With one hand hold the screwdriver handle...apply a real good bit of downward force while making darn sure the handle is centered in the cylinder. Then use the wrench or vice grip to unscrew the check valve. The result will come quickly...it will either "pop" and come loose or it will strip the slot out. All I can say is "good luck" here...


Fig 14A

Fig 14B

Next we're going to disassemble the fuel cap (or filler cap). First thing to do is to make sure it comes off. If you have a lantern than has been sitting for many years the cap may be frozen to the fount. To ensure that the old gasket hasn't connected itself to the fount just take the cap off. Then put it back on and tighten it as much as you can with your fingers. Tightening the cap will lock the insert and gasket down on the fount so you can get the screw out. With a flathead screwdriver try and unscrew the center screw (Fig 14A). If something seems to be "slipping" it means that the cap is too loose...tighten it some more. If you can't tighten further with your fingers you can gently apply a pair of pliers to get it real tight. When the screw decides to let go you will feel a small "snap." Remove the screw and then take the cap off again. This time, the insert will be left on the fount (Fig 14B). It should pull right off with your hand but may need a little help...lightly tap on it to remove if necessary. Set your 3-piece fuel cap aside.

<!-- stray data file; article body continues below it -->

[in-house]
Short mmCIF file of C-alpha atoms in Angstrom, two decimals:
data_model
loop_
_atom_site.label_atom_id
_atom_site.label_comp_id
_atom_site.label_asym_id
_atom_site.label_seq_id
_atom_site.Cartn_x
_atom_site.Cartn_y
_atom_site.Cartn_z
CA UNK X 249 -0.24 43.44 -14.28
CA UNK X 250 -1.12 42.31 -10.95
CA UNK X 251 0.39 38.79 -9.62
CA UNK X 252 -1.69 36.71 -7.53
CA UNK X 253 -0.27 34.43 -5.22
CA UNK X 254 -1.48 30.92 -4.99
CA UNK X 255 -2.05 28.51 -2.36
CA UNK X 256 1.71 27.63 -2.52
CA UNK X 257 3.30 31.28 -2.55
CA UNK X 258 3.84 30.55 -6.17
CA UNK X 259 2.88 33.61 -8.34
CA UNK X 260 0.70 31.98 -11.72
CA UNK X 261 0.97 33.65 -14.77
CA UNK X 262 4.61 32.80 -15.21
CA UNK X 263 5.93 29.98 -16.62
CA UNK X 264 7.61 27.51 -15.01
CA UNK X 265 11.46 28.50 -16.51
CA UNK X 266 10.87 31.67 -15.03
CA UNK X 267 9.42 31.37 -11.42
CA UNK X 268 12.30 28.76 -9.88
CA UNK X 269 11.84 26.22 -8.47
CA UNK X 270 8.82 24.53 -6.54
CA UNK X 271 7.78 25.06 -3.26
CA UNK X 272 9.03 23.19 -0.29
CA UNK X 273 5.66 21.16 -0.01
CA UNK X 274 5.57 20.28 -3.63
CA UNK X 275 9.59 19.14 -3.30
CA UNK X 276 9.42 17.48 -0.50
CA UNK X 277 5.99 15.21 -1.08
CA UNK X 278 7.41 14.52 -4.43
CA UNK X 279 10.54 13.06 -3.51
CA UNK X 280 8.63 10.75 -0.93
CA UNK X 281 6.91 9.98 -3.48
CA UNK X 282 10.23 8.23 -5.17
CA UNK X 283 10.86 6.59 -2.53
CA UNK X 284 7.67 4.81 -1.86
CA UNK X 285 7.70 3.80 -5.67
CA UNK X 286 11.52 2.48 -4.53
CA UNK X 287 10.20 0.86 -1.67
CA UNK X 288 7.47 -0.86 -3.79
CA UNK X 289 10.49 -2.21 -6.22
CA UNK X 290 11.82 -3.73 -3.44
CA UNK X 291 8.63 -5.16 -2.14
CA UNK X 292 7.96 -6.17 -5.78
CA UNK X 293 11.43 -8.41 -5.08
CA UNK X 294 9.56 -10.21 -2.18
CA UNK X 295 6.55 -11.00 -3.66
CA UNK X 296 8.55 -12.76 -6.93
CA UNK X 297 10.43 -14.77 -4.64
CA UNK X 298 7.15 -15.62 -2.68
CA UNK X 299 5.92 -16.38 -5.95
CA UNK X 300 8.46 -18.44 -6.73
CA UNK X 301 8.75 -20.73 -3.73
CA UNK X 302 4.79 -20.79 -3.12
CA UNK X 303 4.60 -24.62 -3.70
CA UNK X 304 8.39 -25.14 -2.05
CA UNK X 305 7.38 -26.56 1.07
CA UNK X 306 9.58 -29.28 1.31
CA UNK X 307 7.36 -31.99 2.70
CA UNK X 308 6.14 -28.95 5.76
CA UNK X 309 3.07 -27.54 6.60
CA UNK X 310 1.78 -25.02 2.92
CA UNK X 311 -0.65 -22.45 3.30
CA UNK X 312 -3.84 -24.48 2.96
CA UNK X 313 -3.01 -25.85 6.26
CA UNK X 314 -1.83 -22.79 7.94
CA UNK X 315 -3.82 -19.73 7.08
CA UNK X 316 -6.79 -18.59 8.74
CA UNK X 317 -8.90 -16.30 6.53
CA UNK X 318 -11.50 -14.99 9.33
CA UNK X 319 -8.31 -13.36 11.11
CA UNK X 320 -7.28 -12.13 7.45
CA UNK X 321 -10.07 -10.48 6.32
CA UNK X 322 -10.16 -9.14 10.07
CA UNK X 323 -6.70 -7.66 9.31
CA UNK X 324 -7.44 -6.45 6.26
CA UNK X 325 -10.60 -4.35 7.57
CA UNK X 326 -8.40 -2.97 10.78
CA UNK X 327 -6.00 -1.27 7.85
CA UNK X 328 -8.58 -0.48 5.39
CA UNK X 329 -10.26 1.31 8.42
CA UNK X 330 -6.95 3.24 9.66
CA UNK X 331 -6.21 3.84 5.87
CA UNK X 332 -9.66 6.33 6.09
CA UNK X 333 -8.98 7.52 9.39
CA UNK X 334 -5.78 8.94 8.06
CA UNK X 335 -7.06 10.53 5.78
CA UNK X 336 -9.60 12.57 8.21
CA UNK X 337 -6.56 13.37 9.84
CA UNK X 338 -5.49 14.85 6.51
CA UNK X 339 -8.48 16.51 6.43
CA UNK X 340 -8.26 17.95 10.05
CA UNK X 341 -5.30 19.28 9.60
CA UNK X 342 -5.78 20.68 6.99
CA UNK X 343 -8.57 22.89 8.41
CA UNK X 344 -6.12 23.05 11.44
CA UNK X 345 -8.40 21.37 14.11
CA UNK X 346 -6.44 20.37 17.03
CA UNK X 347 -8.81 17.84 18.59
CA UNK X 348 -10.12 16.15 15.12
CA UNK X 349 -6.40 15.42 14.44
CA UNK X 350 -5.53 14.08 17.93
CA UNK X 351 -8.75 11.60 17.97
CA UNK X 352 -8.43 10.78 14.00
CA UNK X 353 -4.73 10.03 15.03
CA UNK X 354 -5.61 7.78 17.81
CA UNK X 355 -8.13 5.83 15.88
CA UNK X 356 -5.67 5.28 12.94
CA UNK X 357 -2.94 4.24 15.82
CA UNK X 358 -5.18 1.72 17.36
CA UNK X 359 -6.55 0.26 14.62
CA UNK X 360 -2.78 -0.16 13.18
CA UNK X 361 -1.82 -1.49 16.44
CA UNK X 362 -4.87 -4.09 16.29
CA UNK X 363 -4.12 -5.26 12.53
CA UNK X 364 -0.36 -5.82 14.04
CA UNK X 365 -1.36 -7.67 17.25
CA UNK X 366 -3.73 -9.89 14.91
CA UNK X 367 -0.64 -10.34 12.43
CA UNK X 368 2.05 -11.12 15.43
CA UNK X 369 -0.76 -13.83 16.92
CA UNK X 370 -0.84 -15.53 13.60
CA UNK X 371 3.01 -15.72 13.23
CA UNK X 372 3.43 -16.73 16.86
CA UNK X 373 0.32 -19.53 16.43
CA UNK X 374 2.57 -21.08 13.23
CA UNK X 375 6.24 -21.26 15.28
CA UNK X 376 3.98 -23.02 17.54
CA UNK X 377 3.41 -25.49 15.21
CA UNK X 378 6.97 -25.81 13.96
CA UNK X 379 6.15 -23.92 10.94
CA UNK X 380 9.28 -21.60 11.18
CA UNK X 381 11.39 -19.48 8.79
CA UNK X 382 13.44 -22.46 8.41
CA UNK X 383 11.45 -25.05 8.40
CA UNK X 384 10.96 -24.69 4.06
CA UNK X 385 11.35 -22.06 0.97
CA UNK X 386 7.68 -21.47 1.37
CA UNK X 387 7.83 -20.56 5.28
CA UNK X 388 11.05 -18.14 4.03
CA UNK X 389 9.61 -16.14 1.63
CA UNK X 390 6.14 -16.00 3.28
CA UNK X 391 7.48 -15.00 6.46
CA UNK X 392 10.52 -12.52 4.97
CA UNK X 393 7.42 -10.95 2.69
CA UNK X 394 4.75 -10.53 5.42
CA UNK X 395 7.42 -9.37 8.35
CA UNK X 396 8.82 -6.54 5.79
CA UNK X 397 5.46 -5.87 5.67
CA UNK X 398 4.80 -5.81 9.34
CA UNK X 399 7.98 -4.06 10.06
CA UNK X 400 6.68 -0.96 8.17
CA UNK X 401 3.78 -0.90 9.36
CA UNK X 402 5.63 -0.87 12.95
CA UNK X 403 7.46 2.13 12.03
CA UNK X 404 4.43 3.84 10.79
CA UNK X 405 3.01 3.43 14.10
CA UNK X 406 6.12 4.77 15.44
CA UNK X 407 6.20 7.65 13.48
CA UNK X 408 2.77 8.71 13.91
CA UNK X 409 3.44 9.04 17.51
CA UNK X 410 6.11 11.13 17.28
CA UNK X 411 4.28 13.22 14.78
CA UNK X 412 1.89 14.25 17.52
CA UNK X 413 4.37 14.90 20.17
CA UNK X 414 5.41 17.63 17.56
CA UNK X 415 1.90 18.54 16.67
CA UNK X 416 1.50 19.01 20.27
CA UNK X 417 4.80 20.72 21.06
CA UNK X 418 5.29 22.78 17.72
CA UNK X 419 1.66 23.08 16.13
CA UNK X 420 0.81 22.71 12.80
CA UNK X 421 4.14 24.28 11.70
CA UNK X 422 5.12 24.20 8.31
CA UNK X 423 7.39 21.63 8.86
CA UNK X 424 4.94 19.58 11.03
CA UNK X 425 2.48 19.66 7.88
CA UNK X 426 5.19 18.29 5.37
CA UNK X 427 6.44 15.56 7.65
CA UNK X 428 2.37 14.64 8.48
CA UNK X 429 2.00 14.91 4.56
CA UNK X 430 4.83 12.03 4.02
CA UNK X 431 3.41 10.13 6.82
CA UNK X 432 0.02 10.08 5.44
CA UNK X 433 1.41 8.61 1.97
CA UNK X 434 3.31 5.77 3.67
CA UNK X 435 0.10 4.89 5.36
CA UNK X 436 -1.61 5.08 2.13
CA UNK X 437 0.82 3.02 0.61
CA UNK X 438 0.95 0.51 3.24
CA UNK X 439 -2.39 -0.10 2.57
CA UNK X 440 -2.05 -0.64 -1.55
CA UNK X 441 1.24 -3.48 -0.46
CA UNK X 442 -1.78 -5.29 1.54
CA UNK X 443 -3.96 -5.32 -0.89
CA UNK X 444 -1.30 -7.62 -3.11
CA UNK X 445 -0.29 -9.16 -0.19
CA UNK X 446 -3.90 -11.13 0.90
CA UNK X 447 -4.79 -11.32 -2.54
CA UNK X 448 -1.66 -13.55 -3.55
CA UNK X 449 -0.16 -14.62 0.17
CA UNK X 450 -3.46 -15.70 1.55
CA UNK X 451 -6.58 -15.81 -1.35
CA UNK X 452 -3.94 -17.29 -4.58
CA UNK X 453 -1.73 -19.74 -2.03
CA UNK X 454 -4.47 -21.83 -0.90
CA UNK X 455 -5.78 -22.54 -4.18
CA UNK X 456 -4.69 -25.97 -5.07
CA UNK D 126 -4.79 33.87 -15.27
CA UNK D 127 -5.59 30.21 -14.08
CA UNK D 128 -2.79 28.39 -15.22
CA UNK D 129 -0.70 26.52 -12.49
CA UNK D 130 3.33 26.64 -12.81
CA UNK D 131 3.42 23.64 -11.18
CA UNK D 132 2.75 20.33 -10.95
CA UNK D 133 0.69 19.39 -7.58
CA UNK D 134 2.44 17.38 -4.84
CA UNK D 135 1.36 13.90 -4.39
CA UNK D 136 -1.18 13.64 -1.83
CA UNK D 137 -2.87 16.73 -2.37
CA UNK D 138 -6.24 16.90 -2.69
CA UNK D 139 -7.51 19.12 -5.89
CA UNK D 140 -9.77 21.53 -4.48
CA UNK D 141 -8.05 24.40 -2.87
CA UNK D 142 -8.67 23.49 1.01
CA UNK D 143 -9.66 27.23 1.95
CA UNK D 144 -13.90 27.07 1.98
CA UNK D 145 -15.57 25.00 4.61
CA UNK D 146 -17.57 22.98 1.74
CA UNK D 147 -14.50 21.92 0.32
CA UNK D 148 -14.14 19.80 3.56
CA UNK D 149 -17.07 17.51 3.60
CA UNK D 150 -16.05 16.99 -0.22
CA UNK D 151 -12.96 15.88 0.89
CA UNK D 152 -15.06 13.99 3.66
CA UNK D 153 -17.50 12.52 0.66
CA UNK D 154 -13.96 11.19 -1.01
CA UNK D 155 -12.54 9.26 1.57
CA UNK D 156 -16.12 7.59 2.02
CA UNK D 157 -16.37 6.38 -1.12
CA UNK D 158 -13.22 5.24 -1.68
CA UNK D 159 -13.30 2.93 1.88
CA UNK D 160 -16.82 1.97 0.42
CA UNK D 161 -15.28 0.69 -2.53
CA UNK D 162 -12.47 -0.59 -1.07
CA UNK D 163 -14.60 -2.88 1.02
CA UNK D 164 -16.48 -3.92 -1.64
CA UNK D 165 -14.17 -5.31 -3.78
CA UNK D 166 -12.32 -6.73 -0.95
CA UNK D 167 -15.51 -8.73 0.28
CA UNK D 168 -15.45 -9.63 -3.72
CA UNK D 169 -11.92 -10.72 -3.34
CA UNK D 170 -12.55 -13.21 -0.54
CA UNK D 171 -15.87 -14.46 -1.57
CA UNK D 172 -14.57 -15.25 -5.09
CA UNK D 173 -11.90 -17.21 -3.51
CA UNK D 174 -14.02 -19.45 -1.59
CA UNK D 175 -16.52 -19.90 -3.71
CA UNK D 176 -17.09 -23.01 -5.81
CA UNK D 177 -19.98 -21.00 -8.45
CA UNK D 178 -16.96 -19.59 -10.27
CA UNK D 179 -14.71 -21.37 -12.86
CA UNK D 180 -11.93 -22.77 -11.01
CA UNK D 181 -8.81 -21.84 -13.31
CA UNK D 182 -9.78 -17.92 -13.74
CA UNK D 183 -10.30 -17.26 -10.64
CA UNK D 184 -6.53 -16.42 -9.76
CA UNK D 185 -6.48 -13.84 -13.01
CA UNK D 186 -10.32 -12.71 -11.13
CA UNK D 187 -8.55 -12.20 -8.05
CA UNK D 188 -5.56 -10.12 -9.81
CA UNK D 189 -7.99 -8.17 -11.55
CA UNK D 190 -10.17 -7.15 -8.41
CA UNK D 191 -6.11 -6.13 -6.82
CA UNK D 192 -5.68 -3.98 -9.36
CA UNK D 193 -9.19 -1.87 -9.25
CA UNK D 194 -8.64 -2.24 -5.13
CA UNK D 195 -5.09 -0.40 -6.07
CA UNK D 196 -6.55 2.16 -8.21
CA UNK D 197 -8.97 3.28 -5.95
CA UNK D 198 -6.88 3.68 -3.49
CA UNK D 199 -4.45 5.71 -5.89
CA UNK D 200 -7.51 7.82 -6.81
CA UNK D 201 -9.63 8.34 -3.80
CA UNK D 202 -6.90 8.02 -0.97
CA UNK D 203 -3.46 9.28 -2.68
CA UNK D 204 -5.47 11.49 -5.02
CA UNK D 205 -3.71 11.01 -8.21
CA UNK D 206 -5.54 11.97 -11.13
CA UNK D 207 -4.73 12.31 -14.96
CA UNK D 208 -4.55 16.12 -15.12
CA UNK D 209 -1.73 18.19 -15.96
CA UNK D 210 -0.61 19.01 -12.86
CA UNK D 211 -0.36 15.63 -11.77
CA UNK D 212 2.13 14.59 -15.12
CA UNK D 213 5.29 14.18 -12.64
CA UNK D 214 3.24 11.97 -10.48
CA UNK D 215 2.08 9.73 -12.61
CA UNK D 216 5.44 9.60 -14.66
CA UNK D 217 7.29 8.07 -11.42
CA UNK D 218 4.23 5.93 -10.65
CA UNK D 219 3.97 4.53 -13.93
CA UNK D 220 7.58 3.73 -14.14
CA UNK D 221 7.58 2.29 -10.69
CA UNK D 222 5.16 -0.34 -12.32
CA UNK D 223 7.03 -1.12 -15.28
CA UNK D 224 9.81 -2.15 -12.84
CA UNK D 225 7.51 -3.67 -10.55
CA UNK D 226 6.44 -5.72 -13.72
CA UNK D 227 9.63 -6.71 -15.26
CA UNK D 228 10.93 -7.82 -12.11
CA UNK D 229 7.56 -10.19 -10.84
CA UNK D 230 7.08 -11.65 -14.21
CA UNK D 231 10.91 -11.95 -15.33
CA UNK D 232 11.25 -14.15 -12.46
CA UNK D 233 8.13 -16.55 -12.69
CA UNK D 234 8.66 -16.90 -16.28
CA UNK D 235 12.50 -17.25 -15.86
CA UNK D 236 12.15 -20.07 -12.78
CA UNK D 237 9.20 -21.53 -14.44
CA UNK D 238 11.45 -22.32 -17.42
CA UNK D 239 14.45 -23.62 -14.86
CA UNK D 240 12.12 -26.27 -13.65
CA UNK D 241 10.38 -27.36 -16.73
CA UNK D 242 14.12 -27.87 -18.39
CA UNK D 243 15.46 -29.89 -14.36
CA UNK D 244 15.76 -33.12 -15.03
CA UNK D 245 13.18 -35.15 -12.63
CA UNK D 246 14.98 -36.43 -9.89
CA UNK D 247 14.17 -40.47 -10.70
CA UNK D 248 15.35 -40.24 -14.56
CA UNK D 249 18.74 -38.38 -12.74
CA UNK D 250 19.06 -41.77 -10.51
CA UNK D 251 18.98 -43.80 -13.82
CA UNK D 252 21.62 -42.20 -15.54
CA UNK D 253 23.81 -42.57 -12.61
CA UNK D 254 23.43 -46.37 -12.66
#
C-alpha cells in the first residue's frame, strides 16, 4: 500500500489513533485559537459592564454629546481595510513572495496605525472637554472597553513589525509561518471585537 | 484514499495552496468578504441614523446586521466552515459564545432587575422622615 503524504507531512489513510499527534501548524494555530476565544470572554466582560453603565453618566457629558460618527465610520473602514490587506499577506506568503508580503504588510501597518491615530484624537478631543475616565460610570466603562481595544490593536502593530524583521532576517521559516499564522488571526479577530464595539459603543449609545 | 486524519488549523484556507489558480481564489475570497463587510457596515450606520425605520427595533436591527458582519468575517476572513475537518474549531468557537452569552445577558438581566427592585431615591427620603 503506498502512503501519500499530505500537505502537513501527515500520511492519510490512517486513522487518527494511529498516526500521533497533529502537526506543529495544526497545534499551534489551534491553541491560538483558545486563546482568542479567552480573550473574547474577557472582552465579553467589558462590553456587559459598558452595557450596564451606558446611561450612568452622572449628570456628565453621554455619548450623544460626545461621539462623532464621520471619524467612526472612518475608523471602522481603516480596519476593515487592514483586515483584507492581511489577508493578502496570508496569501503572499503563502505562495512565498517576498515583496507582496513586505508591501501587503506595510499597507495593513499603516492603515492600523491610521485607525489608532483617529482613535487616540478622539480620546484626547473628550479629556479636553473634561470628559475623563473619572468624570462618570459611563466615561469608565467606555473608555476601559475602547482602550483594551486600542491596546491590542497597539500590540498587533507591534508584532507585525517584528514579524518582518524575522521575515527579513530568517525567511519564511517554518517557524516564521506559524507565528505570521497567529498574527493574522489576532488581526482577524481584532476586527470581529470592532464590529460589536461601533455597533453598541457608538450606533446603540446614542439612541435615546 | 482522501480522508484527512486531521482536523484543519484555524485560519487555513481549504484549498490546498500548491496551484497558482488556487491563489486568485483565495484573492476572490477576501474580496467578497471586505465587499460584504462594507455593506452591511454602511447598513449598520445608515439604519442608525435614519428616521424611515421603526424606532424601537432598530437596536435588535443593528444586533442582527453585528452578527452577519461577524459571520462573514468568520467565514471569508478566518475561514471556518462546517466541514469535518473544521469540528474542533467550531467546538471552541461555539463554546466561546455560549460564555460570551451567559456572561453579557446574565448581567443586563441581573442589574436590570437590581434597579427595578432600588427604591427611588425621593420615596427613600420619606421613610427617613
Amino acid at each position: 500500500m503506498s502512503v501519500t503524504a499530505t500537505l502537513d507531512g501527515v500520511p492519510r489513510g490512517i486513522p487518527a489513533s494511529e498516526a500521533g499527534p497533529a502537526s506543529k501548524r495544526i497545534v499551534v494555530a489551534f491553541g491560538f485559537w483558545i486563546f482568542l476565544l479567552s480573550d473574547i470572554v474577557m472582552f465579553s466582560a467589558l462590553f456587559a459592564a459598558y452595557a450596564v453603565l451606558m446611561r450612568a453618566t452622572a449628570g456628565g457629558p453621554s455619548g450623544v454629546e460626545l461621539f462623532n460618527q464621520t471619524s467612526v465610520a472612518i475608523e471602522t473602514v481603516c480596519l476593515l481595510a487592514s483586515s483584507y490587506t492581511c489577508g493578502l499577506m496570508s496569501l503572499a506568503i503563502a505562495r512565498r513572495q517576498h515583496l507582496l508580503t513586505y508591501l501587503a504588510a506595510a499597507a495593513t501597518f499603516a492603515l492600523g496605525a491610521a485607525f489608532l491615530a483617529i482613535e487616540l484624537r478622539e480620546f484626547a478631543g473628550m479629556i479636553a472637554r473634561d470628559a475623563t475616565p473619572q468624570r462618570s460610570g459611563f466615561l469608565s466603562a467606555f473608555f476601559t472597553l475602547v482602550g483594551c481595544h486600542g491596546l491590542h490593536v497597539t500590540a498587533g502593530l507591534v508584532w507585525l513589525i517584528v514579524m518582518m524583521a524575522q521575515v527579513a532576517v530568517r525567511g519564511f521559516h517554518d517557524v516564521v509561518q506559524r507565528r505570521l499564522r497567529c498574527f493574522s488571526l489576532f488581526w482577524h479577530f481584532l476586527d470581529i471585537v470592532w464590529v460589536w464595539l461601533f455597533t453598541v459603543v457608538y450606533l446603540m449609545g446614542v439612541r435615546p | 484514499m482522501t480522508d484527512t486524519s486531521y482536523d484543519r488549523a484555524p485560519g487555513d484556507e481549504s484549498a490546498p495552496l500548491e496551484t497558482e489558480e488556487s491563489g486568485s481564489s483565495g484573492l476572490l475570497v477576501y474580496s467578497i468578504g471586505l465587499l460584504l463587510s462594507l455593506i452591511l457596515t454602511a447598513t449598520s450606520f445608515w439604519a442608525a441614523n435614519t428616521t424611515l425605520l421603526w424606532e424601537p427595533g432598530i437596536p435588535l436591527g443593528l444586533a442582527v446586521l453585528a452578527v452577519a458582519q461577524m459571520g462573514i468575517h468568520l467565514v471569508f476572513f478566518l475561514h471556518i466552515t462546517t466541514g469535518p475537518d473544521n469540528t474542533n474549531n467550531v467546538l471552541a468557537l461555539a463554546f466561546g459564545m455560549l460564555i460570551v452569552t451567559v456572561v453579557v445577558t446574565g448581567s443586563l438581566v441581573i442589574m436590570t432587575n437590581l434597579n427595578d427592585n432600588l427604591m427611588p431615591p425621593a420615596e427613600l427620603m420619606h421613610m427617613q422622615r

The lantern is now disassembled. But during the process we left a few things undone that we need to go back and finish. We need to take apart the burner assembly and we need to remove the valve stem and packing.


Fig 15A

Fig 15B